On another point, a microscope capable of identifying microorganisms is not all that expensive, if one wanted to do that down the line.

I guess the question is; does a nettle tea help vegetable growth? and If so, is it the biology or the chemistry of the mix that produces the greater effect?
 
John Weiland
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@anne weiland: "Also, there are no failures! You may not get the result you wanted but you will always get information."

Didn't you see my note above!...."Prepare for failure"

(Hey, dudette....welcome to the party....or pantry....or manure pit! )

But agreed: It is not uncommon to replicate the entire experiment in one year at 6 - 10 different locations....with the prayer that *one* location will actually yield usable data. If all 6 - 10 yield usable data, it's time for champagne and .... perled tapioca.

@Neil L: "1) what is the recommended protocol for making the nettle tea? What quantity of nettles? Rainwater or tap water? -and- 2) What seeds do you have and in what quantity"

For #1, hopefully Charlotte A. or another can chime in with a "beginners protocol". Maybe I'm wrong, but I suspect rainwater will vary less in dissolved components than tap water....would be more consistent than for others to collect rainwater in their area(..?)

 
anne weiland
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I also wonder about using nettles during different life stages and how that might affect the tea. AND ambient temperatures and the affect on fermentation. How many batches of tea will be made? This is where documenting observations can really help you. Isn't this fun??!! I love it!

 
R Ranson
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It is fun, I'm really enjoying it.

Just so you know, I'm not on city water, so no cause for concern about chlorine. Our rain water reserves are running out, so if you want me to use that for the ferment, then I need to know asap.

How much water will I be needing?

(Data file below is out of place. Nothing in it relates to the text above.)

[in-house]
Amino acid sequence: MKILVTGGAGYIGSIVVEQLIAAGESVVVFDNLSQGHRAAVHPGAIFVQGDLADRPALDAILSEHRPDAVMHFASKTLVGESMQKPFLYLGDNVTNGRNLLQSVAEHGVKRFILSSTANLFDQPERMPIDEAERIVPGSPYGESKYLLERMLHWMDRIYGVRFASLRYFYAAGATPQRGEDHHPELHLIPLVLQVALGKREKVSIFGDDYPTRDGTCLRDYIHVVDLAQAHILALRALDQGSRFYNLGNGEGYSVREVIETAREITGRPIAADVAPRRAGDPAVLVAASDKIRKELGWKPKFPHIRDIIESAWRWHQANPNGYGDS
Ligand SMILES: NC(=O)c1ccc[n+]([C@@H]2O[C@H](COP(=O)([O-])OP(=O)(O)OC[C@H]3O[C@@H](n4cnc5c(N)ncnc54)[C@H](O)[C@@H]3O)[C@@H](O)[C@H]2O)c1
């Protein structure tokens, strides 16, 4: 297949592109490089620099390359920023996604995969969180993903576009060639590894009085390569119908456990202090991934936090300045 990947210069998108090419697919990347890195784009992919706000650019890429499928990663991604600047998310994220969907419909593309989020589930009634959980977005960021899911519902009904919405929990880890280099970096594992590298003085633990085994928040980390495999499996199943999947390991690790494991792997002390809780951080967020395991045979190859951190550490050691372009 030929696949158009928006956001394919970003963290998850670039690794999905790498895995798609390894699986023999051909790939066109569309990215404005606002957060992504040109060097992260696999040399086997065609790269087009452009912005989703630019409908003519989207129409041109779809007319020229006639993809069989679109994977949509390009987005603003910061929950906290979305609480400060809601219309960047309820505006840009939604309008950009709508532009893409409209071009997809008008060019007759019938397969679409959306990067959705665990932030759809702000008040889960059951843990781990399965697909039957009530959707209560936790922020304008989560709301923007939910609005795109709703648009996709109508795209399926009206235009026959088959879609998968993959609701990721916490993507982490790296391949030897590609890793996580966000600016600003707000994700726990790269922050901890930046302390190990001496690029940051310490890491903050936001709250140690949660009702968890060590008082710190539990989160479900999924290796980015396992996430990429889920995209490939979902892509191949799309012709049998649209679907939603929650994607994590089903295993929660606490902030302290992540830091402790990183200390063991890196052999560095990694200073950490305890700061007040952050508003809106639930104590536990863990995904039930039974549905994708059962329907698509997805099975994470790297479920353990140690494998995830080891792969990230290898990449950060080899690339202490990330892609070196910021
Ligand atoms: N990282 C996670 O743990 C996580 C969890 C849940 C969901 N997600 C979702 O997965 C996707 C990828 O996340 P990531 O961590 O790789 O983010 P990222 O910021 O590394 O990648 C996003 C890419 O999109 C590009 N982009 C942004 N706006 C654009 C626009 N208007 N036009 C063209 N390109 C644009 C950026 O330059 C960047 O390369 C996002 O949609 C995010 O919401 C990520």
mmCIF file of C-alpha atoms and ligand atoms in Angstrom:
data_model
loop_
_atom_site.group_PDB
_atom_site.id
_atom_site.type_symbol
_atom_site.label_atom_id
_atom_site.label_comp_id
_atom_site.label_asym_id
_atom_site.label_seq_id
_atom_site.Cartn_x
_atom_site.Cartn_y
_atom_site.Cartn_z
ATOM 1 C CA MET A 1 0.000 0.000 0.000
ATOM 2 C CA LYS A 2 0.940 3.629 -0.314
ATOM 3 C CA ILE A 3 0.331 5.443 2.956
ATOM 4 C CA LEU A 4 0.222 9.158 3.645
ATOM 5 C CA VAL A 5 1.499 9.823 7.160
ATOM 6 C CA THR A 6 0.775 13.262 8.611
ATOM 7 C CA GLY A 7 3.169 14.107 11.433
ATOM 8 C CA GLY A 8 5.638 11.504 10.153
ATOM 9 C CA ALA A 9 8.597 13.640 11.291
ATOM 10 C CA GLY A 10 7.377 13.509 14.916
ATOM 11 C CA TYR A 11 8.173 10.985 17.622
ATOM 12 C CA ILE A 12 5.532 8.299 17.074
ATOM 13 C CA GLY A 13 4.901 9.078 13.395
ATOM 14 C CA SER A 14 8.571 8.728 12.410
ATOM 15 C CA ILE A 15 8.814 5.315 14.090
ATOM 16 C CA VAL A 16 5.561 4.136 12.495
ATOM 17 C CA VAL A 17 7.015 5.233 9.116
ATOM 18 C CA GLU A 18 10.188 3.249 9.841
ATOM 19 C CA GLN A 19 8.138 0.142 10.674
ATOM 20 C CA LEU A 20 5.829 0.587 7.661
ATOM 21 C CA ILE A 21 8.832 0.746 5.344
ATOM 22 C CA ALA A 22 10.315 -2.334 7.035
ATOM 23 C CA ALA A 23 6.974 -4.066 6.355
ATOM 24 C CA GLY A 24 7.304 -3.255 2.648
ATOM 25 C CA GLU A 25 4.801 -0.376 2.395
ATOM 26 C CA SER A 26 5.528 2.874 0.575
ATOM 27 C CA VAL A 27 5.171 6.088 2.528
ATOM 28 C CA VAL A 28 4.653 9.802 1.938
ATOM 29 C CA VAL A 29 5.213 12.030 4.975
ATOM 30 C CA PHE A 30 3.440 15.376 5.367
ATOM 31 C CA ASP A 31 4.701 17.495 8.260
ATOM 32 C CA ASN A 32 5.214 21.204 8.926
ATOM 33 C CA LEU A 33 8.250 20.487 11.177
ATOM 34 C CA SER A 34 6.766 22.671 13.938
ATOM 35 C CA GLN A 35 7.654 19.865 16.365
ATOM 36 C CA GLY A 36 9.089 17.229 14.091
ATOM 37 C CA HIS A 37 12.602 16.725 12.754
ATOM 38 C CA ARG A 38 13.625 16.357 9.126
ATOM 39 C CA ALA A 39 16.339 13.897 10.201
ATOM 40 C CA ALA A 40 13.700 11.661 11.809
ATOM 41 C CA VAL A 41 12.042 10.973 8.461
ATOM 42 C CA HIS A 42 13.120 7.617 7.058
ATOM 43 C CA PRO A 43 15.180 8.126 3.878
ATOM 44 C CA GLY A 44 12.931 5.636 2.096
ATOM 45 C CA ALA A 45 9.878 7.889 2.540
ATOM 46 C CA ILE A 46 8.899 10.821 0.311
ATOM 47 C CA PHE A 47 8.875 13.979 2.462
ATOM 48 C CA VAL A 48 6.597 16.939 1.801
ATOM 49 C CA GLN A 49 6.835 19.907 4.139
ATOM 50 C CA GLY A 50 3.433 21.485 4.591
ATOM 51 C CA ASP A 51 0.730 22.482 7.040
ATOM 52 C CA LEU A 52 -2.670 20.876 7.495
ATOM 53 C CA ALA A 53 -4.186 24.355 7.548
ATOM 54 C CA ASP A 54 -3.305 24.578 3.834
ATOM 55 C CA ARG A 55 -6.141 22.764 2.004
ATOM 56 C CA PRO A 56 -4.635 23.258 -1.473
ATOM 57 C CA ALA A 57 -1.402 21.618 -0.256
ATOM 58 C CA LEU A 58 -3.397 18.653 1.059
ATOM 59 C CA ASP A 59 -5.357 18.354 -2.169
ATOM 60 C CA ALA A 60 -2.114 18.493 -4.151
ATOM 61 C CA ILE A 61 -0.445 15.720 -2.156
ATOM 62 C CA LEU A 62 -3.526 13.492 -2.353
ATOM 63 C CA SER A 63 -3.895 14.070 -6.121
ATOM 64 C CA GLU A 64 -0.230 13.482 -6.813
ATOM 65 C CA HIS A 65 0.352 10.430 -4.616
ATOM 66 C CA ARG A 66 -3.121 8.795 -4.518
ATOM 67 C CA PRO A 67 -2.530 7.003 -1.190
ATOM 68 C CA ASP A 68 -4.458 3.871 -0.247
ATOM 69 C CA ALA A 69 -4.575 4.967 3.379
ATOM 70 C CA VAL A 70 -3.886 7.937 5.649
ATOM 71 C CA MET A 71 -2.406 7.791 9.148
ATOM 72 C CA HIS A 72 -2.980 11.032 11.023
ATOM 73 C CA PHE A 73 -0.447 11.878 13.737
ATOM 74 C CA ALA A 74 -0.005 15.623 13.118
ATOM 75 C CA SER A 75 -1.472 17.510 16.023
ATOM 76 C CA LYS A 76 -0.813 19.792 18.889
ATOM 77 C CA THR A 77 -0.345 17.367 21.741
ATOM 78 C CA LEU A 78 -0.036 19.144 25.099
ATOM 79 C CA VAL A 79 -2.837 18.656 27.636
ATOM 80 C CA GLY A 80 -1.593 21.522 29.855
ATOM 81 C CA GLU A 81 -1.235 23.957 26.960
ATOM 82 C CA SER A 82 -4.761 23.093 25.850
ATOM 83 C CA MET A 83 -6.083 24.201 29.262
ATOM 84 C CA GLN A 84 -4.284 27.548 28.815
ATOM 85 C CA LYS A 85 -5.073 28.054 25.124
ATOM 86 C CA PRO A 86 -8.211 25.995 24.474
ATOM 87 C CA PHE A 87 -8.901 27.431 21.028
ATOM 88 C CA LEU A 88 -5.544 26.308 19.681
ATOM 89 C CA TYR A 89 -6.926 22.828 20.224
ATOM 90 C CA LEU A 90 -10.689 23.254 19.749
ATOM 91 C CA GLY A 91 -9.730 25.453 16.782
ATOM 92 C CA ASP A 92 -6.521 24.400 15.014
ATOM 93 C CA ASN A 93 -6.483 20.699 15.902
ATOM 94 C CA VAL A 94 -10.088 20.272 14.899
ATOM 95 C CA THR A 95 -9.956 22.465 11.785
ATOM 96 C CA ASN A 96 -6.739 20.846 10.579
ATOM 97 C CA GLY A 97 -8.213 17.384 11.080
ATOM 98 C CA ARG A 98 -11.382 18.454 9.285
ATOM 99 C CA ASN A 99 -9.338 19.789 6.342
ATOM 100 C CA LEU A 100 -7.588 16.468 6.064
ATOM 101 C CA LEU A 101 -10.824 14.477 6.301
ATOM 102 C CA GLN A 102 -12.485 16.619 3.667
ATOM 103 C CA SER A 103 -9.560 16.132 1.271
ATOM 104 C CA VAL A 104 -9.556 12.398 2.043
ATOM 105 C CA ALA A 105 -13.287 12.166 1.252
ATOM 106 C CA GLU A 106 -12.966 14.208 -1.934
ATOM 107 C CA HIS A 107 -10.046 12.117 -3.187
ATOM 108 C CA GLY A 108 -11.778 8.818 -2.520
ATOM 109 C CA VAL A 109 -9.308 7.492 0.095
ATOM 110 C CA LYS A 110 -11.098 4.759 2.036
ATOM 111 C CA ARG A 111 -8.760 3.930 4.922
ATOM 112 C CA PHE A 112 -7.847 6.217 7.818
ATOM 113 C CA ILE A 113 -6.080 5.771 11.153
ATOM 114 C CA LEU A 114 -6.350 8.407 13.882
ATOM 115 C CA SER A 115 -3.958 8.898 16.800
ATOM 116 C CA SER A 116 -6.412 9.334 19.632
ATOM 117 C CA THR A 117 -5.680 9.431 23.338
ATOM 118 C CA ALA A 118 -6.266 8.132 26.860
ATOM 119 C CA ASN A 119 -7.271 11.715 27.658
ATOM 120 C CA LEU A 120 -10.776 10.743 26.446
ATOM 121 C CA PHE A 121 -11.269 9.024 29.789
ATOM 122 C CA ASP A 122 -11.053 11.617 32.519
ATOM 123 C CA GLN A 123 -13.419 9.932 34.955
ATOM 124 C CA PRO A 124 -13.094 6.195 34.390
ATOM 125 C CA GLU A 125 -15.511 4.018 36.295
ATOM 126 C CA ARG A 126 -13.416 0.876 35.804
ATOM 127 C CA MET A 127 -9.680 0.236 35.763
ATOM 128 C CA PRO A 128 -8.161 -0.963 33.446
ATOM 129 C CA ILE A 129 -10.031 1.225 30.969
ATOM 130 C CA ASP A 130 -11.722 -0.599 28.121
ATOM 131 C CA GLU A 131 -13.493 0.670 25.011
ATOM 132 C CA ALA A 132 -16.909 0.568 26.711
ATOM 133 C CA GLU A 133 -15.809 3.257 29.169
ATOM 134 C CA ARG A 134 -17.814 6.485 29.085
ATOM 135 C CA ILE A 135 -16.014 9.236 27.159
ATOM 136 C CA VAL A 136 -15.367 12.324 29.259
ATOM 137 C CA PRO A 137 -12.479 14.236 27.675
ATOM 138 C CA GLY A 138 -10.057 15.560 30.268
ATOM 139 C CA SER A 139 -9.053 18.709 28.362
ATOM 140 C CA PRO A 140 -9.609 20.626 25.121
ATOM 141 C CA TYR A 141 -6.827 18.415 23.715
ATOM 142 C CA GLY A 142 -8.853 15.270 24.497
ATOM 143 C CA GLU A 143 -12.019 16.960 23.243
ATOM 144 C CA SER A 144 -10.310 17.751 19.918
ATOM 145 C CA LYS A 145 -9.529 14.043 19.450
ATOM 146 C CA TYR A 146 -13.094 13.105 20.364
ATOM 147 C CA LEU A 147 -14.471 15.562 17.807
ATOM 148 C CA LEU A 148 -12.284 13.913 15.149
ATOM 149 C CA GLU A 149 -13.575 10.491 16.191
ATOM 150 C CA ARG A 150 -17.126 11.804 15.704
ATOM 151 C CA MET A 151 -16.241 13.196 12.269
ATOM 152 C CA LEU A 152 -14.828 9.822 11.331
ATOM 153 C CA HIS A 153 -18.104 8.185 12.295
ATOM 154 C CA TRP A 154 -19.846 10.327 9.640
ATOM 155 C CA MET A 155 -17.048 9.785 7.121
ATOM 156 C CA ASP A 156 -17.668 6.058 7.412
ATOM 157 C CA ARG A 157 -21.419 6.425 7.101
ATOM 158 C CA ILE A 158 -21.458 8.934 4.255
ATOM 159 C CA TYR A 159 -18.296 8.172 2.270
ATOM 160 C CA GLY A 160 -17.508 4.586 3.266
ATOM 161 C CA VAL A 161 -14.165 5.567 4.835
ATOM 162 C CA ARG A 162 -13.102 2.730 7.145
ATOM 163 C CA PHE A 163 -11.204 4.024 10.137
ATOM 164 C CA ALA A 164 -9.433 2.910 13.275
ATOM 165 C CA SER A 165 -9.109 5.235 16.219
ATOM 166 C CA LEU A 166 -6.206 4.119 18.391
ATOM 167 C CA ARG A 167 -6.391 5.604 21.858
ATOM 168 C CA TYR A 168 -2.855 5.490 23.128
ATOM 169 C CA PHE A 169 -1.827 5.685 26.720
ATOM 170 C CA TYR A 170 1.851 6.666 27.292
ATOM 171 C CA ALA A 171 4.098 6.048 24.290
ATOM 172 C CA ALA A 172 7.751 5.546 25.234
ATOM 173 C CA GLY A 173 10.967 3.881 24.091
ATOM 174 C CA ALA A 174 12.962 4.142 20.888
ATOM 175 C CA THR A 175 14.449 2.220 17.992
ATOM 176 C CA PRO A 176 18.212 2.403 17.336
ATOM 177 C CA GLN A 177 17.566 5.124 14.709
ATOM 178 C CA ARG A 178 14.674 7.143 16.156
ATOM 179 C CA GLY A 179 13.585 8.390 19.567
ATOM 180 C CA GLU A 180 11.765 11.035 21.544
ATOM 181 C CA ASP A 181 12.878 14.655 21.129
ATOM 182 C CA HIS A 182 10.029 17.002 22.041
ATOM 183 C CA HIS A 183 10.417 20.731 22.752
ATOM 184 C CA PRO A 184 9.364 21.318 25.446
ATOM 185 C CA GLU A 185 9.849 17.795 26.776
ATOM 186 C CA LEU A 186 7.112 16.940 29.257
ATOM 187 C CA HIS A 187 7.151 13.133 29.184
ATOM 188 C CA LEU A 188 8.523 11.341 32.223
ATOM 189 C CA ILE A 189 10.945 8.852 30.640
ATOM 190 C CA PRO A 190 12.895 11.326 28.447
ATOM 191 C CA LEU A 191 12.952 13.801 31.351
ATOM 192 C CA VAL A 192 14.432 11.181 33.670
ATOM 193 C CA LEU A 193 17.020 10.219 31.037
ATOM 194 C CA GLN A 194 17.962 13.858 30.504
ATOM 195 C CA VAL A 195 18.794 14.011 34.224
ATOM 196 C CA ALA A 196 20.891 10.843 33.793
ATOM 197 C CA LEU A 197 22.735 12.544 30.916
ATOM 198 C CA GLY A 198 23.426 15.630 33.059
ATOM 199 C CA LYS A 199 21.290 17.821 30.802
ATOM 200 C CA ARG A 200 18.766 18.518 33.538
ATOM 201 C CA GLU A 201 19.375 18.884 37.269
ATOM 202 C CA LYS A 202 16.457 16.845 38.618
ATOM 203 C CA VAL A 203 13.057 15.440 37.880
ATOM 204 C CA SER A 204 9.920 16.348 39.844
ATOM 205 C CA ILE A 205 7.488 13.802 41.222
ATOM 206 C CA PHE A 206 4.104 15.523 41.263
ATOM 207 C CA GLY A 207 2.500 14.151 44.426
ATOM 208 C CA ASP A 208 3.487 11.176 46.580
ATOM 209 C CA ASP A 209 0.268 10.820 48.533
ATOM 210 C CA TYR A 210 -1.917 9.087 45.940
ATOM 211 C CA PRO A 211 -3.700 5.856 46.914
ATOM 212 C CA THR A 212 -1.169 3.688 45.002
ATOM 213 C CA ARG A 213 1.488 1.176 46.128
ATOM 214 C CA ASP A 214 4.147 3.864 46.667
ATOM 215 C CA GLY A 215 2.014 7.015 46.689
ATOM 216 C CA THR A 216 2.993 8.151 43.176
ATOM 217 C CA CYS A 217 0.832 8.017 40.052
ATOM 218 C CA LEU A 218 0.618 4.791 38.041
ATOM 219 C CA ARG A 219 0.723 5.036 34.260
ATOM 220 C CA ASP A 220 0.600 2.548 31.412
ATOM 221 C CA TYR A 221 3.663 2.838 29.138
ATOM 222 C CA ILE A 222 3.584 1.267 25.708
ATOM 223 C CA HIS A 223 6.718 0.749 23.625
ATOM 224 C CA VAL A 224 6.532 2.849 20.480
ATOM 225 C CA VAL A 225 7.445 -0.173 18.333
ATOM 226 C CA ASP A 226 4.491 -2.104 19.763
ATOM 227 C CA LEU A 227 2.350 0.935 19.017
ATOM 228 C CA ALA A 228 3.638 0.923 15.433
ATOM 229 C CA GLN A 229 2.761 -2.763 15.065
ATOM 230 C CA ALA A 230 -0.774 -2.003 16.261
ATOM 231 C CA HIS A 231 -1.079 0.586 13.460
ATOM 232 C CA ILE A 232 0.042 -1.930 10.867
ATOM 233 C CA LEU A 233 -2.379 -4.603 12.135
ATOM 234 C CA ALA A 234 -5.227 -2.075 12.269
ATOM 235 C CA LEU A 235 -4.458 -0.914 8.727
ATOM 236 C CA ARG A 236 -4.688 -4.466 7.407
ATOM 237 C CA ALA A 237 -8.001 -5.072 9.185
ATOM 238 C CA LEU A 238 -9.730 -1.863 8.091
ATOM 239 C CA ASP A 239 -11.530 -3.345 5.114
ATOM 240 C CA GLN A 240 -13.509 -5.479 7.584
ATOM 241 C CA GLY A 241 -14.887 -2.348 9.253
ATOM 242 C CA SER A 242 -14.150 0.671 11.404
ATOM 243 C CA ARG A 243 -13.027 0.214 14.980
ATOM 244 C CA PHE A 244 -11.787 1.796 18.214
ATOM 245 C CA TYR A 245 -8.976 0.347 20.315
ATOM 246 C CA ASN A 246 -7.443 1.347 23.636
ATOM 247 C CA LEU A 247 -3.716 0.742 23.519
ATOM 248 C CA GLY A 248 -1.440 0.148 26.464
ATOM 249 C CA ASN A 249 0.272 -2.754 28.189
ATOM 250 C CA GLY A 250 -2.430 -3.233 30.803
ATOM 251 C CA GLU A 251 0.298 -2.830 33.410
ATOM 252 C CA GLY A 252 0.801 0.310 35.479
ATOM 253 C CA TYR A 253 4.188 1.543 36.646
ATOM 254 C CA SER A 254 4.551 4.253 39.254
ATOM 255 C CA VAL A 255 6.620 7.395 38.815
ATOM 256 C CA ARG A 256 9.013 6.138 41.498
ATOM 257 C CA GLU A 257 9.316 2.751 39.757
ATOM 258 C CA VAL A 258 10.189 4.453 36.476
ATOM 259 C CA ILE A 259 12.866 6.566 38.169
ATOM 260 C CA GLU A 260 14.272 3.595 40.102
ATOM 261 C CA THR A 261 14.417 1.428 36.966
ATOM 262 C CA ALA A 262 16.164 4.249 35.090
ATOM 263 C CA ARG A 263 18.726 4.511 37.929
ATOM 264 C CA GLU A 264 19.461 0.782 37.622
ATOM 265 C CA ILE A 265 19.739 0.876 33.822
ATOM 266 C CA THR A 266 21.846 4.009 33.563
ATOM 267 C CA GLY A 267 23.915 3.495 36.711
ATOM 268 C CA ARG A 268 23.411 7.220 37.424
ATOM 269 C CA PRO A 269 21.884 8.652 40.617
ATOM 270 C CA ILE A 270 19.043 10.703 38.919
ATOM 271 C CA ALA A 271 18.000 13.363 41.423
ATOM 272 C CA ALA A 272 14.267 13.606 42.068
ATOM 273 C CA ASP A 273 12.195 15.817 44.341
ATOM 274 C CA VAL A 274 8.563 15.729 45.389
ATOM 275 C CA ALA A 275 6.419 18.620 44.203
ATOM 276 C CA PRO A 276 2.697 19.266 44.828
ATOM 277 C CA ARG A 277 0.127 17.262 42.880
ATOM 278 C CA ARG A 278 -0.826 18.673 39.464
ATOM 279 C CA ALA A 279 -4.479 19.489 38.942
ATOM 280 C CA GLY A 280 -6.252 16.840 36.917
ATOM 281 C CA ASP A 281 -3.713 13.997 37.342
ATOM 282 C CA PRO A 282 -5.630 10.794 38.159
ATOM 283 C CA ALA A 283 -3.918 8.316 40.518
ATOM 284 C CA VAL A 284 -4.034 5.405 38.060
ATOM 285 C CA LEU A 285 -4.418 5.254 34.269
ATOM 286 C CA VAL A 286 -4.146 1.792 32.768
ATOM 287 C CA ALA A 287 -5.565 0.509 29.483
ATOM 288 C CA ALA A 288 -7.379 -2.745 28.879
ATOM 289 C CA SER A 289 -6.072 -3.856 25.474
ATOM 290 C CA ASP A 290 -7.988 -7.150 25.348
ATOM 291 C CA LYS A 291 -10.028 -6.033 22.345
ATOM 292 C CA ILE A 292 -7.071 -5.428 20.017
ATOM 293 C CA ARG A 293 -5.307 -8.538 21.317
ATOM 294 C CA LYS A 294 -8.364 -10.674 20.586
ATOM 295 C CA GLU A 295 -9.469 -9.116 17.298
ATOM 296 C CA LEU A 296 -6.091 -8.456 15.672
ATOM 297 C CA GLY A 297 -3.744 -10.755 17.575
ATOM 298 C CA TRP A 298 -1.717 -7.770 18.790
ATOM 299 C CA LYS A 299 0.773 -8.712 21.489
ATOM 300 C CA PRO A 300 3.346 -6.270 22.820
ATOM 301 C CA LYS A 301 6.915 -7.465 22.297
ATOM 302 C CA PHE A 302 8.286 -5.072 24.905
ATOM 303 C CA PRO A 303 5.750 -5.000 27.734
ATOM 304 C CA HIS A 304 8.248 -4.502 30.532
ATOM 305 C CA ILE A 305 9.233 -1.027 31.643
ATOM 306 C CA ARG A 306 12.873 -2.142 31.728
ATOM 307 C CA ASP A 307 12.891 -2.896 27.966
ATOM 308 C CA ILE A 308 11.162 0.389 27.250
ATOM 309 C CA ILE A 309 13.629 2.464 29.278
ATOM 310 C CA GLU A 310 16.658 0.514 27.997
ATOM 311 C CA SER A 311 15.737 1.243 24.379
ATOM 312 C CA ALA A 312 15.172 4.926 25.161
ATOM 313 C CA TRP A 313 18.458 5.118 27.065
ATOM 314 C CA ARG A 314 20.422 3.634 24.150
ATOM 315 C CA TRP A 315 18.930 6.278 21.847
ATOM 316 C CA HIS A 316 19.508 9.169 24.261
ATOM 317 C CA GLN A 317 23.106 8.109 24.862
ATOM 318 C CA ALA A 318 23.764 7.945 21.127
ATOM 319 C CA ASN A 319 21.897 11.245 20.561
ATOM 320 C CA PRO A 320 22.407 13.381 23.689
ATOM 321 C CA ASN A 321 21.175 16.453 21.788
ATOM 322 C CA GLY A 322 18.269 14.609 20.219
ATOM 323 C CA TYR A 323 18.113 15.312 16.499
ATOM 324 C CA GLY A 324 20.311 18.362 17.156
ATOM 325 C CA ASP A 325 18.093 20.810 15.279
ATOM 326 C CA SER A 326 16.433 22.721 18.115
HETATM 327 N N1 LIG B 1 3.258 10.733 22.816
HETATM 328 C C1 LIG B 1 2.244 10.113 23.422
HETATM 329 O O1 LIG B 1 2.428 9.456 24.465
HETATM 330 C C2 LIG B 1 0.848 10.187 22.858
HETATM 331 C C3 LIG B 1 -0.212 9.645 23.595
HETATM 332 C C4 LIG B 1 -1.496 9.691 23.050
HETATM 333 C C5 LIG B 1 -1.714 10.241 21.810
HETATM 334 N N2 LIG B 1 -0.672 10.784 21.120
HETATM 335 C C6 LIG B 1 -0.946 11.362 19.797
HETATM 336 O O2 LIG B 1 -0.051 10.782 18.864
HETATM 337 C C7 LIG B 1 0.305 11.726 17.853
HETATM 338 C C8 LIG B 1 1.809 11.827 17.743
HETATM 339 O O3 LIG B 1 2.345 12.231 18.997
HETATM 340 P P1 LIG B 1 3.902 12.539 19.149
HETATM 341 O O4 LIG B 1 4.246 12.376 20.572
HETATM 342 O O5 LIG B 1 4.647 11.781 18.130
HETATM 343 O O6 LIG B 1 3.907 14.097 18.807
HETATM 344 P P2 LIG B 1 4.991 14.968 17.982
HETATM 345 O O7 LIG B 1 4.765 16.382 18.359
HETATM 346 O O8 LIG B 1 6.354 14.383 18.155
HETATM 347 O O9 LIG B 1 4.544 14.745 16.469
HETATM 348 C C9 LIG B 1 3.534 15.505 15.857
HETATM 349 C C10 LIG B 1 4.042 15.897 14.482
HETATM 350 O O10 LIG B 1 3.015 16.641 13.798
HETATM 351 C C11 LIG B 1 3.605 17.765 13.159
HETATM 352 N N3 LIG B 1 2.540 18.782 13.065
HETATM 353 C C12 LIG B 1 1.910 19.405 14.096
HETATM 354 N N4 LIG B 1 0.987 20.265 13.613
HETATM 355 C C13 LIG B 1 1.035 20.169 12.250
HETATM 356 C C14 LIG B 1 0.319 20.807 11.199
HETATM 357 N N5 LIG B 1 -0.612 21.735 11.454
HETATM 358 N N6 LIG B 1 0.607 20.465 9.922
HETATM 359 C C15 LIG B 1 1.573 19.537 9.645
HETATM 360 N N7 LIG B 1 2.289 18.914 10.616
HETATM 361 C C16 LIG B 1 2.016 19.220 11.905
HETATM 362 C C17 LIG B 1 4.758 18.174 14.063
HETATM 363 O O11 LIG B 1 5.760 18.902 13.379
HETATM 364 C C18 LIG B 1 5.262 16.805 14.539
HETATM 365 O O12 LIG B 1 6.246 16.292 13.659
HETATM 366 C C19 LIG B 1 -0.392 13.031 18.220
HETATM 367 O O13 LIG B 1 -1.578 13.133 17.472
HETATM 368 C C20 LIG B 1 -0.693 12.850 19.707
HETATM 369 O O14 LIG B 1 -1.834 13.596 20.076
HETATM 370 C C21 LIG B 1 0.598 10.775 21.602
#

John Weiland
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@anne w.: "....using nettles during different life stages and how that might affect the tea. AND ambient temperatures and the affect on fermentation. How many batches of tea will be made?"

Agreed, but pull back on those reigns a bit. It was only yesterday that R. Ranson proposed taking this course of action. I'm thinking that, given limited space and time (gardening season in Vancouver, BC in full swing).....*AND* give the wide audience globally that may wish to give it go, it may be prudent to start with the simplest variables possible. Also agree that, if one were to want to duplicate what R. Ranson does as closely as possible, that documentation will be key. Your own acreage would be quite amenable to these studies as well,....I think one variable that would want to be considered quickly is what plant will be used for the study. I thought mustard of some type might be good because (a) it's annual and seed is relatively inexpensive, (b) one could measure both fresh weight biomass as well as seed count, (c) although the growth habit will likely vary a bit regionally, mustard would probably grow at the equator as well as near the poles (okay, the latter is a bit extreme, but you get the idea). If a mustard *variety* were chosen that is most easily obtained by the most number of people, then the variable of genetic difference between experiments would at least be minimized. Of course, none of this stops anyone from doing their own study how they please. But for the sake of comparing treatments and evaluating efficacy, these may be some things to consider.....and hopefully there will be other commentary that offers additional ideas to improve the approaches as this advances in the coming days and weeks.